Fiber-optic Sensing: Chirped FBGs measure thermal gradients for biomedical applications

Feb. 15, 2018
The technique can resolve submillimeter-scale temperature patterns and estimate temperature gradients to advance a variety of thermal biomedical applications.

Applications such as medical laser thermal ablation and photodynamic or thermo therapies are more effective when there is a real-time spatial understanding of the thermal energy delivered to biological tissue as a function of tissue depth. Using chirped fiber Bragg grating (FBG) fiber-optic sensors, researchers from Nazarbayev University (Astana, Kazakhstan), Universita Campus Bio-Medico di Roma (Rome, Italy), Politecnico di Torino (Torino, Italy), the Institute of Image-Guided Surgery (IHU; Strasbourg, France), the Research Centre of Frascati (Rome, Italy), and the University of Naples Parthenope (Naples, Italy) have developed a new technique that can resolve submillimeter-scale temperature patterns and estimate temperature gradients to advance a variety of thermal biomedical applications.1

Chirped gratings

Most FBGs within an optical fiber are separated by 2–5 mm (center-to-center spacing) and contain gratings themselves that can be a millimeter to several millimeters long. Typical FBG fibers cannot be used to perform submillimeter temperature sensing by looking at the spatial contribution of individual multiplexed gratings. And even though distributed sensors operating in optical Fourier domain reflectometry (OFDR) mode can monitor temperature with 0.1 mm resolution, these reflected systems are bulky, expensive, vulnerable to fiber-bending effects and fiber tip reflections, and cannot operate in real time.

To circumvent these limitations, the researchers instead use large-bandwidth chirped FBGs (CFBGs) that act as a broadband FBG, with the reflection spectrum affected by the temperature and/or strain profile along the entire length of the grating. In effect, the grating itself serves as a distributed temperature sensor at submillimeter scales.

Using a white-light source to interrogate a fiber containing one broadband CFBG, the grating spectrum changes in accordance to the temperature variation in every portion of the grating. By reconstructing the spectral change of the grating, it is possible to estimate the temperature pattern along the whole sensor length, obtaining a temperature pattern with a millimeter-level resolution. This process is accomplished through an optimization routine that dynamically tracks the CFBG spectrum and reconstructs the thermal gradient.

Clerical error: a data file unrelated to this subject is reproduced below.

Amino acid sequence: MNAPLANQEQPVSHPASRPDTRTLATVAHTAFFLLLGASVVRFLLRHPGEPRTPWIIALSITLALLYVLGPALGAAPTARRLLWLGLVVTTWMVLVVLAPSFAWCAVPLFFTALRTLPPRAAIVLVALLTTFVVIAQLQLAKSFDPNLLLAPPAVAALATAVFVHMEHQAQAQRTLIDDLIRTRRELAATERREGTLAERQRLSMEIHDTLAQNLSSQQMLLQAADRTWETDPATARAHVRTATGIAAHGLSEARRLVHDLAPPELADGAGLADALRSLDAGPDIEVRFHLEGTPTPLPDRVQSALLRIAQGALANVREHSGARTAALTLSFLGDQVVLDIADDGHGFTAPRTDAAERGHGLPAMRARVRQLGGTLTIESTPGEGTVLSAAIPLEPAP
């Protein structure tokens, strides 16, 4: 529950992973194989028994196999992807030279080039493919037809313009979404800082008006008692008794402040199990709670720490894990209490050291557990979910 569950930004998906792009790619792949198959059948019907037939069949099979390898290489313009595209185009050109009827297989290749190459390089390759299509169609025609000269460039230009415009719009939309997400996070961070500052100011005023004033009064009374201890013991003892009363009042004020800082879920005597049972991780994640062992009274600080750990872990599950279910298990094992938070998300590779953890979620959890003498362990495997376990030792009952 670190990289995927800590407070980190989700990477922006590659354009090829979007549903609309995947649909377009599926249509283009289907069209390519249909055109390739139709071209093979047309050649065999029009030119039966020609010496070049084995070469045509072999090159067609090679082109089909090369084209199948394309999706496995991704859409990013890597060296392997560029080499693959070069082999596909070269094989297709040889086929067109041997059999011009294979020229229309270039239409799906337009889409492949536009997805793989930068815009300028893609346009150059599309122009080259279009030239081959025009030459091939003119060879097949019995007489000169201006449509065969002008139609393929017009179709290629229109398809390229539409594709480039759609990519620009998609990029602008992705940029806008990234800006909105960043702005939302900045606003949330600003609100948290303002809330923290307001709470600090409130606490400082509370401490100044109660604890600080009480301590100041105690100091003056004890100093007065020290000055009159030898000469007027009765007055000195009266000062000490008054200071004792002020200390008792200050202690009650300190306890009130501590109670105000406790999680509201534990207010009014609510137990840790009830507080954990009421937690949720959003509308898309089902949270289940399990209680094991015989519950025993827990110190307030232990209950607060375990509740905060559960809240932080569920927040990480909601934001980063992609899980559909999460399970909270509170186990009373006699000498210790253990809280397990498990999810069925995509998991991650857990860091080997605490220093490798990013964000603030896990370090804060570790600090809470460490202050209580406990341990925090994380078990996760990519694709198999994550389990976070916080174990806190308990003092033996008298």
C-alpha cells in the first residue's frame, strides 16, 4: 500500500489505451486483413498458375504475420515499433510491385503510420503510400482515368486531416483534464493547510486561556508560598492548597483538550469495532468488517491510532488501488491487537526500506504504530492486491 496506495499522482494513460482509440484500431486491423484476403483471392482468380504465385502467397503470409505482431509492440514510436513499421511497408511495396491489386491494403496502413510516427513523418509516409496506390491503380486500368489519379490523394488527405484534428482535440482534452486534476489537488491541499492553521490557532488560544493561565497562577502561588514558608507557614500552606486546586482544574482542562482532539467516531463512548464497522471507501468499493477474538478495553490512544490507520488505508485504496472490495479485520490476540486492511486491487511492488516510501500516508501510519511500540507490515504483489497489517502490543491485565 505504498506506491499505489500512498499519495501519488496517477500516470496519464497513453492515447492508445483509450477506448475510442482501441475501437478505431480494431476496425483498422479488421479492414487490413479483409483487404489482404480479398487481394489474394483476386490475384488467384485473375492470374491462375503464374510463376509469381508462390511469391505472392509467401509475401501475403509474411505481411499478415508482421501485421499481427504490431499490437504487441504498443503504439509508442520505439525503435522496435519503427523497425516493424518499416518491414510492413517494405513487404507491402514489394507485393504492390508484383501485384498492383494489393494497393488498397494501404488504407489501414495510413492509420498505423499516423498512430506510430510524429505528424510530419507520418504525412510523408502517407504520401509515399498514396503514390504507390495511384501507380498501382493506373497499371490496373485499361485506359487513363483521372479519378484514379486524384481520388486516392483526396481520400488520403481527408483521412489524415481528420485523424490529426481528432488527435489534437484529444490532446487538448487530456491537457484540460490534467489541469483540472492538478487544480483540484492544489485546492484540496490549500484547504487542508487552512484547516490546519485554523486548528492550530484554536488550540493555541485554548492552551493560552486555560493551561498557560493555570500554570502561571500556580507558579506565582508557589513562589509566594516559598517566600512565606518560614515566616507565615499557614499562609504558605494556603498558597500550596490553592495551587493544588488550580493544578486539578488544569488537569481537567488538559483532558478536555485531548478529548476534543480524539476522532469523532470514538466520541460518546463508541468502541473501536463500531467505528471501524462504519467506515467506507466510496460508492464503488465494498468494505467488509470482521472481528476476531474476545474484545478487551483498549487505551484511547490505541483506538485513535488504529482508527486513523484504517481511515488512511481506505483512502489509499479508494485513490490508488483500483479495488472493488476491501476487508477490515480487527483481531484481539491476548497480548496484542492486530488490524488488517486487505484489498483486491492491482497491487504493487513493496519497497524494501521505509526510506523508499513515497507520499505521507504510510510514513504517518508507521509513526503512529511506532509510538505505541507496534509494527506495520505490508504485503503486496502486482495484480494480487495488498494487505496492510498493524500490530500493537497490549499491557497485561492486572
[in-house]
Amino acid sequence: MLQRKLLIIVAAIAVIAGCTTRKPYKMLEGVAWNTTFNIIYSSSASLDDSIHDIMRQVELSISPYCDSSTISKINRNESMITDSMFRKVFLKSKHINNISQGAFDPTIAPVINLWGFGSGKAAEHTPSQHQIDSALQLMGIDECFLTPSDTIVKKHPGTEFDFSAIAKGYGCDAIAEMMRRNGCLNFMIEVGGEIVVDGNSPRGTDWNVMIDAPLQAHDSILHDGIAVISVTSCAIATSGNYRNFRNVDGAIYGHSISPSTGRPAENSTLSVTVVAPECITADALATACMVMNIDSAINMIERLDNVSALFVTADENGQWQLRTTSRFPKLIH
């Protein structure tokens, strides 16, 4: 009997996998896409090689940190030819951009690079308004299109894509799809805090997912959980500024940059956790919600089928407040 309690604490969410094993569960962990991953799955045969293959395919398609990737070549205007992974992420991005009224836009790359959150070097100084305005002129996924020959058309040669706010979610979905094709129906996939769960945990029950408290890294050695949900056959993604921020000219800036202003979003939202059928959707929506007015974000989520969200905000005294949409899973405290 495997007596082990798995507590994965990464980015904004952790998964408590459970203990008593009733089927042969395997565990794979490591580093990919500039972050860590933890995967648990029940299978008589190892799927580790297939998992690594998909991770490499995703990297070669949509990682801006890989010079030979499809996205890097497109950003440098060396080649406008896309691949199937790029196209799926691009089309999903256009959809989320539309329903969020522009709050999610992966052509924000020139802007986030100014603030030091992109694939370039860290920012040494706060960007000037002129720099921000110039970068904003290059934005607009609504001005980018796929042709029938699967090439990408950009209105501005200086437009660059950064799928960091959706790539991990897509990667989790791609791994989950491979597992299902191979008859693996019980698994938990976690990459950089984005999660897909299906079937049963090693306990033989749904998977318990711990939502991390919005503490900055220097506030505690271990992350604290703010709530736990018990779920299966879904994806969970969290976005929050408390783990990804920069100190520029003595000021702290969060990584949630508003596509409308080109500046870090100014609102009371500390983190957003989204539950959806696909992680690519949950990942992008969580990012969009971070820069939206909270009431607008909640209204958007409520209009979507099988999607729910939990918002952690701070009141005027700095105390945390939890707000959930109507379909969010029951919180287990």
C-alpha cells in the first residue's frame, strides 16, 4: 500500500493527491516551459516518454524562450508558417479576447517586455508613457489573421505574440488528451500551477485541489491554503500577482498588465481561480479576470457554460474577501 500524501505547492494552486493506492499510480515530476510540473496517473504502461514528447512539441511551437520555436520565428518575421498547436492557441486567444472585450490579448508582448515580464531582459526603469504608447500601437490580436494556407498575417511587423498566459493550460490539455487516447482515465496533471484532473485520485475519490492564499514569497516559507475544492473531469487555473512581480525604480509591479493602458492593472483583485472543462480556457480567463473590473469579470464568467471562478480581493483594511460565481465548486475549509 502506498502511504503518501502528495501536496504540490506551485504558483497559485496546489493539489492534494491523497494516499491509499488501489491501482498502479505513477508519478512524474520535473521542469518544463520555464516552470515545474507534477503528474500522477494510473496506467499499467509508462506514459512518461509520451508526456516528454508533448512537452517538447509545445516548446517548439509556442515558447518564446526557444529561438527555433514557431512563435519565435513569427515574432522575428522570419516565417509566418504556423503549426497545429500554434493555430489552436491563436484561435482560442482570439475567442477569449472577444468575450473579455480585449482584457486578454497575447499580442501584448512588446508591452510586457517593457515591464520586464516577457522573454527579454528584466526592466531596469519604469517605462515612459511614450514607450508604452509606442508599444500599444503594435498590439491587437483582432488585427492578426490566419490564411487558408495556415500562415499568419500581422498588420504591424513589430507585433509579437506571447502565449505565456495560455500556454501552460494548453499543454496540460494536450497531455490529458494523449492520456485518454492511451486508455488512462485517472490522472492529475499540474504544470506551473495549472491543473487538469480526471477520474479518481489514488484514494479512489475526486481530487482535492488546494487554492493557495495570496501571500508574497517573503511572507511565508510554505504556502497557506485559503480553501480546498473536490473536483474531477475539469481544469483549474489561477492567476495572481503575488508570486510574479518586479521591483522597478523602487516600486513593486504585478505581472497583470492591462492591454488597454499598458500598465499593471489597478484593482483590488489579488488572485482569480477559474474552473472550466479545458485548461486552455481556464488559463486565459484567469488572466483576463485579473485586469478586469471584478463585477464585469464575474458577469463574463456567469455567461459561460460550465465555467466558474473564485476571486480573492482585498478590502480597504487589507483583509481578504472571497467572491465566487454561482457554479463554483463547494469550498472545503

The fiber itself is a standard single-mode fiber with one chirped grating having a 60 nm bandwidth around 1550 nm and a 50 mm sensing length.

Polynomial gradients and Gaussian gradients typical in thermal ablation profiles can be quantified for tissue lengths from 1.5 to 5.0 cm and depths up to 20 mm using a decoding algorithm (see figure). Actual measurements taken during a thermal ablation procedure easily revealed thermal gradients with an accuracy of 0.5°C at 25°C.

"The possibility of turning a chirped FBG into a quasi-distributed sensor that measures gradients with a short spatial resolution is a significant improvement for biomedical sensors because it combines potential high-speed and low-cost interrogation with millimeter temperature or strain detection," says assistant professor Daniele Tosi of Nazarbayev University.

REFERENCE

1. S. Korganbayev et al., Opt. Fiber Technol., 41, 48–55 (2018).

About the Author

Gail Overton | Senior Editor (2004-2020)

Gail has more than 30 years of engineering, marketing, product management, and editorial experience in the photonics and optical communications industry. Before joining the staff at Laser Focus World in 2004, she held many product management and product marketing roles in the fiber-optics industry, most notably at Hughes (El Segundo, CA), GTE Labs (Waltham, MA), Corning (Corning, NY), Photon Kinetics (Beaverton, OR), and Newport Corporation (Irvine, CA). During her marketing career, Gail published articles in WDM Solutions and Sensors magazine and traveled internationally to conduct product and sales training. Gail received her BS degree in physics, with an emphasis in optics, from San Diego State University in San Diego, CA in May 1986.

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